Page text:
thu 01/12/2022

New Music Reviews

Sugababes, O2 Academy, Glasgow review - pop perfection hampered by sluggish sound

Jonathan Geddes

Any younger Sugababes fans might have felt a little neglected here. “Who’s a 90s child?” yelled out enthusiastic DJ Shosh as she warmed up the crowd, followed soon after by a cry of “Who’s an 80s child?”, which received an even louder roar in response.

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Oslo World review - a dizzying selection of high-tech, grassroots global brilliance

joe Muggs

The Oslo World organisers are at pains to point out that, despite the name, they are not a “world music” festival. And with good reason, really. There may have been a few familiar WOMAD veterans headlining over the week-long event – Senegal’s Youssou N’Dour, Malie's Fatoumata Diawara, the queen of Cuba Omara Portuondo – but the emphasis was emphatically not on any kind of beads-and-bongoes authenticity.

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Ride, Here at Outernet review - flawless recreation of 1992's 'Going Blank Again' album

Kieron Tyler

It seems an ambivalent statement, perhaps estranging Ride’s Mark Gardener from what’s happening on stage. “I always loved this track off Going Blank Again, it’s called ‘Chrome Waves’.” He could be a DJ or a fan talking about what’s about to be played, rather than a member of the band itself – a member poised to launch into a live recreation of the fourth track from their 1992 second album.

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Other Voices Cardigan review - a celebration of music on the cusp

Miranda Heggie

Other Voices is, according to its founder Philip King, a festival which celebrates what’s about to happen. Indeed, artists like Hozier, Fontaines DC and Amy Winehouse cut their teeth at this unique musical event which, although it has its home in the west of Ireland, has iterations across the world.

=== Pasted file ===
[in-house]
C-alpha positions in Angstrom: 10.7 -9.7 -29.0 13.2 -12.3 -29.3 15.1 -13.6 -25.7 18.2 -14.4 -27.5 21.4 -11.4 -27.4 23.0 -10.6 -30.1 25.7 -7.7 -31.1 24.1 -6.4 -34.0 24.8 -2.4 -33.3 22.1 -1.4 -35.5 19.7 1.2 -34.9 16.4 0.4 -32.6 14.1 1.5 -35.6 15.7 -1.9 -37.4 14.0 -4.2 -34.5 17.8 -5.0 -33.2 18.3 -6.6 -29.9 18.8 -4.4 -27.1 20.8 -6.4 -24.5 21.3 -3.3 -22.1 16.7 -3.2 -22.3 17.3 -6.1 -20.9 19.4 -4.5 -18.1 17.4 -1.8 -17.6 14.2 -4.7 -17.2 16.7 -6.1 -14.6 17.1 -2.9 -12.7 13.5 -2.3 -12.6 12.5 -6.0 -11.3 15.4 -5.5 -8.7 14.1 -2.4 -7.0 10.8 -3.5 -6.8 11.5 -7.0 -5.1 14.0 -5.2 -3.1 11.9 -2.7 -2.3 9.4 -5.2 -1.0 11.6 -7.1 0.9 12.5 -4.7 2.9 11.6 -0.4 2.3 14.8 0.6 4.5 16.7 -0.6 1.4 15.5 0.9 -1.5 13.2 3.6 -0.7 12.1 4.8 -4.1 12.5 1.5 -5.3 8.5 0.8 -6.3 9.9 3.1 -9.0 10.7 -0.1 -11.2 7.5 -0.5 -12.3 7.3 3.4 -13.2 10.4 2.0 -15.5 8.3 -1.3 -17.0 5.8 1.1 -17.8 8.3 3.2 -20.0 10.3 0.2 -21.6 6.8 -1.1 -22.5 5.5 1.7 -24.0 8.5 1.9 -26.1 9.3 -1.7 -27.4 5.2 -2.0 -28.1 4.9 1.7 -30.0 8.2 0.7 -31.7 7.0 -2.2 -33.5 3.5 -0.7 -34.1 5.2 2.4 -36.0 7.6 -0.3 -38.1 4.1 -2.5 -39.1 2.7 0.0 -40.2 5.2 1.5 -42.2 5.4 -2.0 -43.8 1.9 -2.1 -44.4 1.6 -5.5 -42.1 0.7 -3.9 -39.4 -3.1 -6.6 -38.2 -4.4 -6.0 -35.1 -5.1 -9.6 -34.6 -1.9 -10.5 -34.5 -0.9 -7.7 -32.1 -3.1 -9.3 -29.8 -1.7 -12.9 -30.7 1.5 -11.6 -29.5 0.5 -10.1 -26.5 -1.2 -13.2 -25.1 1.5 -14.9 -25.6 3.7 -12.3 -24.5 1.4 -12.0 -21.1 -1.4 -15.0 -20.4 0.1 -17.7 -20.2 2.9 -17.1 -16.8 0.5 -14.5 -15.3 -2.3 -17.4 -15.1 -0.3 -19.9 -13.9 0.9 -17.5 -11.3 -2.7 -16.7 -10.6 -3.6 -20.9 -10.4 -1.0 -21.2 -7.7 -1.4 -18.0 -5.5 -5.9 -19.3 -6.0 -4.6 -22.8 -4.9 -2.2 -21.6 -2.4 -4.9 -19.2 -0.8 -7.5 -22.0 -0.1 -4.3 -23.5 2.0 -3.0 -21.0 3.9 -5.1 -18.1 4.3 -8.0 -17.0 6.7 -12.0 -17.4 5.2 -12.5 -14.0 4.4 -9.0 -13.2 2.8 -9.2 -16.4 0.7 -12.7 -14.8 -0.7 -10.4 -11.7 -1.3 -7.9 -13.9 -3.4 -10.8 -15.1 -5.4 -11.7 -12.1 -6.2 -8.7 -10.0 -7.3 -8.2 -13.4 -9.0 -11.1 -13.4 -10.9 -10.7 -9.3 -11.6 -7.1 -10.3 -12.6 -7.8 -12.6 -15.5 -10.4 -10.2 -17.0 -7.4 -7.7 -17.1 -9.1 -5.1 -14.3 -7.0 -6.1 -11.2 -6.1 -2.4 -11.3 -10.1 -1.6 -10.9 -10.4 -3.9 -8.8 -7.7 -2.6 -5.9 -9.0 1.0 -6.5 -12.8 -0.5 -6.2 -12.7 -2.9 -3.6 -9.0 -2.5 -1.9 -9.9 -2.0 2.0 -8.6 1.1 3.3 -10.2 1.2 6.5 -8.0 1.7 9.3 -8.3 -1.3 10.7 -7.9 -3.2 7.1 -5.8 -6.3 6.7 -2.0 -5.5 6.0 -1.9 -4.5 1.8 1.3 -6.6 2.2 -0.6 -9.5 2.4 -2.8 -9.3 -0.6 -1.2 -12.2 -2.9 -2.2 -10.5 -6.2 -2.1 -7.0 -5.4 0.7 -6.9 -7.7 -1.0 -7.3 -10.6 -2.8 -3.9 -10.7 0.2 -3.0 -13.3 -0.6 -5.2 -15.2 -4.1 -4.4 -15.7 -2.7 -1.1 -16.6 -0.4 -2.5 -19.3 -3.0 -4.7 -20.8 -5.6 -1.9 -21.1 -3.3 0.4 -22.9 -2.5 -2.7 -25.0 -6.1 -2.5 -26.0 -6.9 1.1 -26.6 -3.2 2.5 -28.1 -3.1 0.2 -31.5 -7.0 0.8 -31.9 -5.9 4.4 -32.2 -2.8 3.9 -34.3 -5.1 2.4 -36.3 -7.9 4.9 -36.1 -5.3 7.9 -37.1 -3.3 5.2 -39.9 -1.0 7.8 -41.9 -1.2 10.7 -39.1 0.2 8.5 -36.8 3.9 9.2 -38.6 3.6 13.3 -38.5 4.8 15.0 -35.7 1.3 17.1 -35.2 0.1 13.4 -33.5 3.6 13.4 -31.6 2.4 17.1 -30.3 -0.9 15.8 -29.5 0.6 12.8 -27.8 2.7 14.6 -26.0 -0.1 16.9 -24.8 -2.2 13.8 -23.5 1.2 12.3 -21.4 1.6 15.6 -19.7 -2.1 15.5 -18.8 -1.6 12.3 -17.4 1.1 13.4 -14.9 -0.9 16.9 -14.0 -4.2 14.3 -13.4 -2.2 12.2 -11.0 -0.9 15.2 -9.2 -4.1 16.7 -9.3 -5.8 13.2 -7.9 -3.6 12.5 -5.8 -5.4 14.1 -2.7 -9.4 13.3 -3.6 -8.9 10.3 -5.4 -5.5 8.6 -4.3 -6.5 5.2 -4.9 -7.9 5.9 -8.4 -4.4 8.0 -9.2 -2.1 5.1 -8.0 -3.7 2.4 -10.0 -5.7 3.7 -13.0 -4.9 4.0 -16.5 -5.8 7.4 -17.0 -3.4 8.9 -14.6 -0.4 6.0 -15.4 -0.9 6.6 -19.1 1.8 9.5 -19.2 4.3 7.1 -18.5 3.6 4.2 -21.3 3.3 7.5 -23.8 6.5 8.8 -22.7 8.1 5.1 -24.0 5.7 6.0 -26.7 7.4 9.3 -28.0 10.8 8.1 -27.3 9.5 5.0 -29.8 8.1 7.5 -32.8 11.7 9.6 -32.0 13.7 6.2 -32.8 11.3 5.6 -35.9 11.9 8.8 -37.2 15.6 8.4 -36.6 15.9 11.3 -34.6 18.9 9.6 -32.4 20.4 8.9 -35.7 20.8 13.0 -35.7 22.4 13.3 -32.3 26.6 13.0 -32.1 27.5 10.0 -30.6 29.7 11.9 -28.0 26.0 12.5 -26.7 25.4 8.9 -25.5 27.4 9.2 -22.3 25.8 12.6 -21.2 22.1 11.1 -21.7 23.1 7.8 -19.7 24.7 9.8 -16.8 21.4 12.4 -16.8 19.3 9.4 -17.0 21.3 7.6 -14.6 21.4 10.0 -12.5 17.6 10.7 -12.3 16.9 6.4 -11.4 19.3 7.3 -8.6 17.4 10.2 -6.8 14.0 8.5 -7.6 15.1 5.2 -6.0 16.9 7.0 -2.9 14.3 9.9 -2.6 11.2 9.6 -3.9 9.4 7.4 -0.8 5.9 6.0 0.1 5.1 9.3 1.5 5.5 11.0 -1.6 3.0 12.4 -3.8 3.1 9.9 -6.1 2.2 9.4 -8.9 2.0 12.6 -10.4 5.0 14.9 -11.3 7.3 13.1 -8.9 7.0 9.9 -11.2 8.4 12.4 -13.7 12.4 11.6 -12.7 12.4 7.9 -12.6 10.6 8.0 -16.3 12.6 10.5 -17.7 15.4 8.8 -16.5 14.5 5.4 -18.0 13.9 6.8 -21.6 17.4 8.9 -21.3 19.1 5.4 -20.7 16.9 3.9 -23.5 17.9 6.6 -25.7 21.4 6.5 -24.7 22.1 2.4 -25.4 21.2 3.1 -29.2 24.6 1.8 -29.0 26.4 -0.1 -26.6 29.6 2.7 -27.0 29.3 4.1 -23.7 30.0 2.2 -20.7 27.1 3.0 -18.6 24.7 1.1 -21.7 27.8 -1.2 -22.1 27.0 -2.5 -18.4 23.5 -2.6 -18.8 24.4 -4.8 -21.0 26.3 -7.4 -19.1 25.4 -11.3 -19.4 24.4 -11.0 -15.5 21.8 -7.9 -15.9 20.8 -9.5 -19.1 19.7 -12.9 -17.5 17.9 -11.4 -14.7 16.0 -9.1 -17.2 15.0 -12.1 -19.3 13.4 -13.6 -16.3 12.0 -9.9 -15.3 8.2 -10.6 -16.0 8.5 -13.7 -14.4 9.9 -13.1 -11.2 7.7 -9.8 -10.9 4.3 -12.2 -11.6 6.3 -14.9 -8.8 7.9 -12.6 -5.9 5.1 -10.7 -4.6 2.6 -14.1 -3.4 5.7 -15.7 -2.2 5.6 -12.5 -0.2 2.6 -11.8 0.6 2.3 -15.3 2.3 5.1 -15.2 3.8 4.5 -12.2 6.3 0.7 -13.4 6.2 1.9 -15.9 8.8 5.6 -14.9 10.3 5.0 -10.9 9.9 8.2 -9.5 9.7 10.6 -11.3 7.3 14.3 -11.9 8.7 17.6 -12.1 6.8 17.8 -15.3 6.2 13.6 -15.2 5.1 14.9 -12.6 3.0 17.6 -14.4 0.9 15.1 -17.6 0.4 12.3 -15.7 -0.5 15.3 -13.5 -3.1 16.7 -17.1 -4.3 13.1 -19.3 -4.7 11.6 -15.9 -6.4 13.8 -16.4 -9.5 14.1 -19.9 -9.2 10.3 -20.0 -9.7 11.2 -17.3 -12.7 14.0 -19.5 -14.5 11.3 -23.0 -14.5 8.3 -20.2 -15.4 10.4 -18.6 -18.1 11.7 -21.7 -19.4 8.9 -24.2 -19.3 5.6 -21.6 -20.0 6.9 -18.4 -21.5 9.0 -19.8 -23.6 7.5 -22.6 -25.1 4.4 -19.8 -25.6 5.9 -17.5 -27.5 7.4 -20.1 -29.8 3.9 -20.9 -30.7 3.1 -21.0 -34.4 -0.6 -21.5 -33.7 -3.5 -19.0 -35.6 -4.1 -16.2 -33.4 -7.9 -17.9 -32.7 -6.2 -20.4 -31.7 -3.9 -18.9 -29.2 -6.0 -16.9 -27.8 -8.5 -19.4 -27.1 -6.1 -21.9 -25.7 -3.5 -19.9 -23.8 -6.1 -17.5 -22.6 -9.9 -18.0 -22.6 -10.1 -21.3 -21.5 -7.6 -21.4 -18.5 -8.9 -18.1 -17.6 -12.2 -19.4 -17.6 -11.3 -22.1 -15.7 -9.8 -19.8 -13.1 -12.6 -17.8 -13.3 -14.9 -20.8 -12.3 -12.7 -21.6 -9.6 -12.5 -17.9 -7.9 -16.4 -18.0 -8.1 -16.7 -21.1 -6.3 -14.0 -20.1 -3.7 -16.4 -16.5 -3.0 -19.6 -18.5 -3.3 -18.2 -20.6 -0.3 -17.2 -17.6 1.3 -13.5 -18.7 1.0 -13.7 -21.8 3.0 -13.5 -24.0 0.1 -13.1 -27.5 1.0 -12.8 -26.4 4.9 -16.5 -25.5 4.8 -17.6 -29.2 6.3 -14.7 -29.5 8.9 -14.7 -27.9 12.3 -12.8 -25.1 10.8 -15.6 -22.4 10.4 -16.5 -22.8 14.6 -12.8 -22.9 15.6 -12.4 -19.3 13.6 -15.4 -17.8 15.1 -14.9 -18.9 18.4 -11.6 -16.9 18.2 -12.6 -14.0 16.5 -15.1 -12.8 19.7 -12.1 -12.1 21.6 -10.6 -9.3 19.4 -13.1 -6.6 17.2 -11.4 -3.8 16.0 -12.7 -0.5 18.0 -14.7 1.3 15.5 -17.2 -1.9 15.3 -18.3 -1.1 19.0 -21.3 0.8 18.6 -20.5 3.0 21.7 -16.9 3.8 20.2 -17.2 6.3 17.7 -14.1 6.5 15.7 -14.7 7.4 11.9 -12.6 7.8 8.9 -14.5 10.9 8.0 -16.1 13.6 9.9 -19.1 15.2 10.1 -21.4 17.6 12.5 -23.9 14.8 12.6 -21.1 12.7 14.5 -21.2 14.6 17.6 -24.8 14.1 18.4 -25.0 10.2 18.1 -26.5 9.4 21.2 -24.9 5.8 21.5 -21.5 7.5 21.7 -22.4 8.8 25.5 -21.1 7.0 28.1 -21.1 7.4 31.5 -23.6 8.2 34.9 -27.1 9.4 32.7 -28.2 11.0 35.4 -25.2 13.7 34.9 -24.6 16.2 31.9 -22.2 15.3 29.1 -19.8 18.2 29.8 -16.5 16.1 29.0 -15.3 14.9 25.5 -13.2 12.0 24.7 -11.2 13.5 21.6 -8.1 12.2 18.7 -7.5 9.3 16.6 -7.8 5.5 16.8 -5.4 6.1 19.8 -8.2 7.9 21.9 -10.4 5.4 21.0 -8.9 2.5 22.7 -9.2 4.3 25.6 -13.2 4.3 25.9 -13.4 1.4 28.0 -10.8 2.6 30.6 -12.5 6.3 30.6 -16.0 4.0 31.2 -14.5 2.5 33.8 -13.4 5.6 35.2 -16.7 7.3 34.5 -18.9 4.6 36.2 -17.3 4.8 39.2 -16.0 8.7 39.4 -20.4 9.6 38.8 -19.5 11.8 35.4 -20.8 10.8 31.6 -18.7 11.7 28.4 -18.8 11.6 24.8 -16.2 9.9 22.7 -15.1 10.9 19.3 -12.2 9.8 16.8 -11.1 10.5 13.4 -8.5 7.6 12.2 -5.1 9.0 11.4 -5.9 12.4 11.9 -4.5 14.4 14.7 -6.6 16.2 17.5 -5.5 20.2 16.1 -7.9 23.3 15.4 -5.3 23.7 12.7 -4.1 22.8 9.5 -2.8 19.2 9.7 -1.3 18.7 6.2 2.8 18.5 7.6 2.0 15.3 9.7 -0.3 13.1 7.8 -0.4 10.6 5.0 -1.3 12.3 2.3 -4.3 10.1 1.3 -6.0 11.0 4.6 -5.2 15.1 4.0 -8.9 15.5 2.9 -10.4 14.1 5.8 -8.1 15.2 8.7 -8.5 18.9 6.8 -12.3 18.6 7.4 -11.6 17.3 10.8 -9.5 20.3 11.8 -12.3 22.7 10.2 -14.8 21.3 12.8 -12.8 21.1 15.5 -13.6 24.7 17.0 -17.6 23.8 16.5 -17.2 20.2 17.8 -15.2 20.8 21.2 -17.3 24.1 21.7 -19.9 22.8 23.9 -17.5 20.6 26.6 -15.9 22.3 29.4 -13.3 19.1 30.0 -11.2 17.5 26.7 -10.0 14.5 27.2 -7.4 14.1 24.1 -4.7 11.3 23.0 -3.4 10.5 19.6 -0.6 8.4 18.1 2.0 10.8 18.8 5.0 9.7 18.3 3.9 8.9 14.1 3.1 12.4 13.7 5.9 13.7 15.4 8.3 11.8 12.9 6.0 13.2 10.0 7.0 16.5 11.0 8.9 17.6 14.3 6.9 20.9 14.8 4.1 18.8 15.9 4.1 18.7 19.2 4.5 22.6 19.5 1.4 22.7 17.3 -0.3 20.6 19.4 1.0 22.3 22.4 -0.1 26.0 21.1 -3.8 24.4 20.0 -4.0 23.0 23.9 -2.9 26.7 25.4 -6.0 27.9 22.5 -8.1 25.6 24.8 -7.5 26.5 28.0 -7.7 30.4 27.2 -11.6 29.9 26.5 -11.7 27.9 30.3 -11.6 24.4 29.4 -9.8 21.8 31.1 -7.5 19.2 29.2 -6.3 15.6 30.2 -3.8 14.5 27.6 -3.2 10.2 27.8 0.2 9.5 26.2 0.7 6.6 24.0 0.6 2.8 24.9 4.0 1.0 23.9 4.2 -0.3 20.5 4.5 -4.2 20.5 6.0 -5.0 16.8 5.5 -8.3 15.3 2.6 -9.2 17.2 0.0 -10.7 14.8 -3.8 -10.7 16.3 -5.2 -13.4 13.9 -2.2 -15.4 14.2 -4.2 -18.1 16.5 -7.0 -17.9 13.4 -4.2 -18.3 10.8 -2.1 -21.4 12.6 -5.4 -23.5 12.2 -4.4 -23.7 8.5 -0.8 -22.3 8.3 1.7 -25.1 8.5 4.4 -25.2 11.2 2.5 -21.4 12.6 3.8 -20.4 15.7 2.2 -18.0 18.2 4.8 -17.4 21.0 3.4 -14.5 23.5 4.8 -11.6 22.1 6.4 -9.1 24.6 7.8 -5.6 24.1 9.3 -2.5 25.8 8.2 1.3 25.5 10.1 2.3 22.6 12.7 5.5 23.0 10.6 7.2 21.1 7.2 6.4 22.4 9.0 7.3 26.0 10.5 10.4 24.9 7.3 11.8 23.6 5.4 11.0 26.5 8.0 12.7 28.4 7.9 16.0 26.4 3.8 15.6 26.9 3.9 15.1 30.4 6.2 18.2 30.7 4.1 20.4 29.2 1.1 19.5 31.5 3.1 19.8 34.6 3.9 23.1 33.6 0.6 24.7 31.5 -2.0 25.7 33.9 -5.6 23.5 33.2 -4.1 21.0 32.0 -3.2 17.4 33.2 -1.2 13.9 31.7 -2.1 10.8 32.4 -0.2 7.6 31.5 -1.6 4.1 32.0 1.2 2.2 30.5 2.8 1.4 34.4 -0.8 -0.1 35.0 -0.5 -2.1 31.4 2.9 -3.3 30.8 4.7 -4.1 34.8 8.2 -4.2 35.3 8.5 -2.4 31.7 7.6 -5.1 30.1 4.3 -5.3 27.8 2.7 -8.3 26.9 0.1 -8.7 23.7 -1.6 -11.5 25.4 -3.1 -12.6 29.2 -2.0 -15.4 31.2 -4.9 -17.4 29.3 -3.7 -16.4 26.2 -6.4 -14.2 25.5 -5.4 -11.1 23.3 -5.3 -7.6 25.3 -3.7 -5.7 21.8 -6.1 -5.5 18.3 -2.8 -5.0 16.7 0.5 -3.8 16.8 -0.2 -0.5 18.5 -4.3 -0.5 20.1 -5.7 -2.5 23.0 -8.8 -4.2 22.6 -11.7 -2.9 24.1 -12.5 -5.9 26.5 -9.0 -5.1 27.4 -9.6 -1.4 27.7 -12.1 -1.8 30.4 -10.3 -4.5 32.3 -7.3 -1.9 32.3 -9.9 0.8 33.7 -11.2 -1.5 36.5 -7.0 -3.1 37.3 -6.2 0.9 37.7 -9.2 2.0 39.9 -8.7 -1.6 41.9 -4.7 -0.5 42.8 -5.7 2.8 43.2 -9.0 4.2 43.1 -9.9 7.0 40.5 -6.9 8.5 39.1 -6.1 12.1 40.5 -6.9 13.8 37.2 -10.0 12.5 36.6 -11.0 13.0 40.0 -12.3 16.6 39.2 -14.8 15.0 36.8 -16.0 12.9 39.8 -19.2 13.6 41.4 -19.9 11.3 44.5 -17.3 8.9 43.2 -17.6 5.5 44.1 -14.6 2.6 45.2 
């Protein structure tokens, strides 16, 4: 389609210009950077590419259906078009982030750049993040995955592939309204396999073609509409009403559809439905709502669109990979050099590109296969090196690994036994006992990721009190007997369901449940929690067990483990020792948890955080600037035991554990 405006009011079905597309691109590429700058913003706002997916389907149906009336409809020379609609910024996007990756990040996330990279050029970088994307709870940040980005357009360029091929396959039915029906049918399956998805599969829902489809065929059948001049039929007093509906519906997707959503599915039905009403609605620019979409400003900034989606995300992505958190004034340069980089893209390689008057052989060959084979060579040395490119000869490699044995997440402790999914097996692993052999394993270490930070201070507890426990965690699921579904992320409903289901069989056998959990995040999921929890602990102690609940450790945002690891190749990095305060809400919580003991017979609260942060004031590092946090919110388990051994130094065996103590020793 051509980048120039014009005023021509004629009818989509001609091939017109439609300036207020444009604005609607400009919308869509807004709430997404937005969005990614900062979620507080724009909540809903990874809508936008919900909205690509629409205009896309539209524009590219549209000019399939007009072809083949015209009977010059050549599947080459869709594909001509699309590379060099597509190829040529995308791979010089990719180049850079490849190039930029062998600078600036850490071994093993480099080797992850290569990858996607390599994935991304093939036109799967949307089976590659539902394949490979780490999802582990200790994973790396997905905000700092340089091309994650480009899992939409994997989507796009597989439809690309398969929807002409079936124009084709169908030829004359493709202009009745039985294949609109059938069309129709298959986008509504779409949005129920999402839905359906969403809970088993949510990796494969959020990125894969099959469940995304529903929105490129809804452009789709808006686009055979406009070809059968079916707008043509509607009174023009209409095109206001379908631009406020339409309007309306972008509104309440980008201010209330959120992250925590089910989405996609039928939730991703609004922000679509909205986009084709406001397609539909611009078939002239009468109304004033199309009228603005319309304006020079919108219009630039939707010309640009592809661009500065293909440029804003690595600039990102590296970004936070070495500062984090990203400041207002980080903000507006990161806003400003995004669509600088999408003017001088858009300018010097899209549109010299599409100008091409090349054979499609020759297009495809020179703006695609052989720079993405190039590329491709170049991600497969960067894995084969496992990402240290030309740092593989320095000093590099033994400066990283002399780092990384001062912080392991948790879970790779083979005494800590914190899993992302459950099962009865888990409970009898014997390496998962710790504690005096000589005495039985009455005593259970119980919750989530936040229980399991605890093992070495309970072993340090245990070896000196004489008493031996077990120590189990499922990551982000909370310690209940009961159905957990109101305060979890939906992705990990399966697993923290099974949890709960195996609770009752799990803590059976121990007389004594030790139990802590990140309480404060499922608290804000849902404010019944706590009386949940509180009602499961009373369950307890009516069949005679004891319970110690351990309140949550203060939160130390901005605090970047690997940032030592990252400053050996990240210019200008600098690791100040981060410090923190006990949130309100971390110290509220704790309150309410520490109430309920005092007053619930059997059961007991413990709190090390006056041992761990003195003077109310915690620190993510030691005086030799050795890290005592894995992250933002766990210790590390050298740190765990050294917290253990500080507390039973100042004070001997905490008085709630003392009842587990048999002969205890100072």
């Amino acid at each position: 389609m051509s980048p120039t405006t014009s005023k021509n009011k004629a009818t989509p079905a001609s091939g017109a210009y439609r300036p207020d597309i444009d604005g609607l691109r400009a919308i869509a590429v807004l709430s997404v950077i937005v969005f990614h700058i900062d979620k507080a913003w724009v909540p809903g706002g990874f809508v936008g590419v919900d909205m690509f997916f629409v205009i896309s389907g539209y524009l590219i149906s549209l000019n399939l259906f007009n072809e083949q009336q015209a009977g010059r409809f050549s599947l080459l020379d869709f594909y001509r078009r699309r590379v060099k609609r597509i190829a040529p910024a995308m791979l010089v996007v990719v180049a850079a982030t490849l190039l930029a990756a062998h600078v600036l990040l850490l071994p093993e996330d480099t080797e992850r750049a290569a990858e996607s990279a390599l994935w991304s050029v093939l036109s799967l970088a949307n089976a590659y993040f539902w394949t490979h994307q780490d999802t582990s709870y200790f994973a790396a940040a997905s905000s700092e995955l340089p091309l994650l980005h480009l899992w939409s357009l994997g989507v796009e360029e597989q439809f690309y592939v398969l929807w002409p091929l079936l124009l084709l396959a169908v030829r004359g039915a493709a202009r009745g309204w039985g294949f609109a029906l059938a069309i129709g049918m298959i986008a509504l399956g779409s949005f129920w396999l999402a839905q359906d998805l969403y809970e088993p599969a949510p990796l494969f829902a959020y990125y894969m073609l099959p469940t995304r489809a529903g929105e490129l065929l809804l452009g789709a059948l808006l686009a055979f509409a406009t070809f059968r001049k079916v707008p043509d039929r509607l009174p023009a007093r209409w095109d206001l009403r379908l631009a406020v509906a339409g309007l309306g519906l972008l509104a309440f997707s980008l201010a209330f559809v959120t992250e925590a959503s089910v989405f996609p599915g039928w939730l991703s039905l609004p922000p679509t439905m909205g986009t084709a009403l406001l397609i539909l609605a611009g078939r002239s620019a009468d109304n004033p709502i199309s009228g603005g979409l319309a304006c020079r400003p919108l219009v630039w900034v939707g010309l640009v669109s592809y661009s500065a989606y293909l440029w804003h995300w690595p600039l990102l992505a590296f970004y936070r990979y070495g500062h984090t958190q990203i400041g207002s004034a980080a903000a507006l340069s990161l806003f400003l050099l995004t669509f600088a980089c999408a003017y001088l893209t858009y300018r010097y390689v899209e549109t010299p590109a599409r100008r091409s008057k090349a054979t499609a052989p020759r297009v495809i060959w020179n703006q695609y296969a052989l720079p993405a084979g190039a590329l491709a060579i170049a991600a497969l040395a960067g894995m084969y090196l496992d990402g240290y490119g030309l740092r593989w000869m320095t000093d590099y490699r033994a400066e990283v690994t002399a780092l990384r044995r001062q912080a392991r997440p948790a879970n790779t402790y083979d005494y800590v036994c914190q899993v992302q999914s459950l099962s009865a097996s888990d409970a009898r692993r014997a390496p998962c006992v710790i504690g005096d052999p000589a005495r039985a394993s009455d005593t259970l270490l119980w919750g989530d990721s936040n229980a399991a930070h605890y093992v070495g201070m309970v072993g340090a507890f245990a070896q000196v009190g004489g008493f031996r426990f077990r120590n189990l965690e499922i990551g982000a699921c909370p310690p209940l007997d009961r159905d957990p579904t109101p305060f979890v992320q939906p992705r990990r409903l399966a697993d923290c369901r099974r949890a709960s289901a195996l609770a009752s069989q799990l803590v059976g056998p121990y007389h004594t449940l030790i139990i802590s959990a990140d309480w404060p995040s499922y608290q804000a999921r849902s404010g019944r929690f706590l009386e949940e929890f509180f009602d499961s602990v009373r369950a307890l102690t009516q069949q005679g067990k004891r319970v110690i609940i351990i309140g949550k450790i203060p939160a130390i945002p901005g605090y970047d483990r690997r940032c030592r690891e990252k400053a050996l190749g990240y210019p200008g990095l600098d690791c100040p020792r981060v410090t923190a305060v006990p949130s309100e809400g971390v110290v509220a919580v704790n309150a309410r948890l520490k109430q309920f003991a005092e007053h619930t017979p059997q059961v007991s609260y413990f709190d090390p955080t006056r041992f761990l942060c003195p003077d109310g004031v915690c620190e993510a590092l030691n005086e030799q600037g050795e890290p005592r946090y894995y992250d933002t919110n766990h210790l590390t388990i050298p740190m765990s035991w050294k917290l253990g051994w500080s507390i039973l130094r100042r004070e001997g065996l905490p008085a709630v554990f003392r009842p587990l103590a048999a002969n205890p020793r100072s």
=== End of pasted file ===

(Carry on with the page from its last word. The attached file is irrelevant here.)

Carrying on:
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Music Reissues Weekly: The Beatles - Revolver

Kieron Tyler

John Lennon does not appear on “Love You Too” and “For No One”. With “Taxman”, “Eleanor Rigby”, “Here, There and Everywhere”, “Good Day Sunshine” and “I Want to Tell You”, his contributions are limited to backing vocals and, on odd occasions, some percussion too. He appears semi-detached from seven of Revolver’s 14 tracks.

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Dongyang Gozupa, Purcell Room review - K-Music’s power trio

Tim Cumming

A minute before coming on stage, the audience is asked to observe a minute’s silence for the victims of the Halloween tragedy in the central Itaewon district of the South Korean capital of Seoul.

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Abel Selaocoe, Bouffes du Nord, Paris review - awakening the ancestors

mark Kidel

A tall African man stands alone in a pool of light. He has a cello and an immensely versatile voice. In a matter seconds, he holds the audience enchanted. He inhabits the stage as if it were by a campfire in the bush.

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Album: Laura Jean - Amateurs

Kieron Tyler

Much of Amateurs is observational. “Folk Festival” ponders appearing at said event: is the place on the bill right; would fitting in be easier if the lyric’s subject were a different age? During “Market on the Sand”, it’s wondered while browsing whether there is “something here that is meant just for me”.

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BBC Philharmonic, Kaziboni, Manchester review - music of the future?

Robert Beale

Is Artificial Intelligence pointing the way to musical composition in the future? The BBC Philharmonic, conductor Vimbayi Kaziboni and colleagues at the Royal Northern College of Music made a case for it in this concert.

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Music Reissues Weekly: For Dancers Forty

Kieron Tyler

 “You Turned my Bitter Into Sweet” sounds like a hit. The 1965 Mary Love single was issued by the Los Angeles-based Kent label and had a Motown flavour and a hint of The Supremes’s “Come See About me”, from the previous year. “You Turned my Bitter Into Sweet” was a killer 45.

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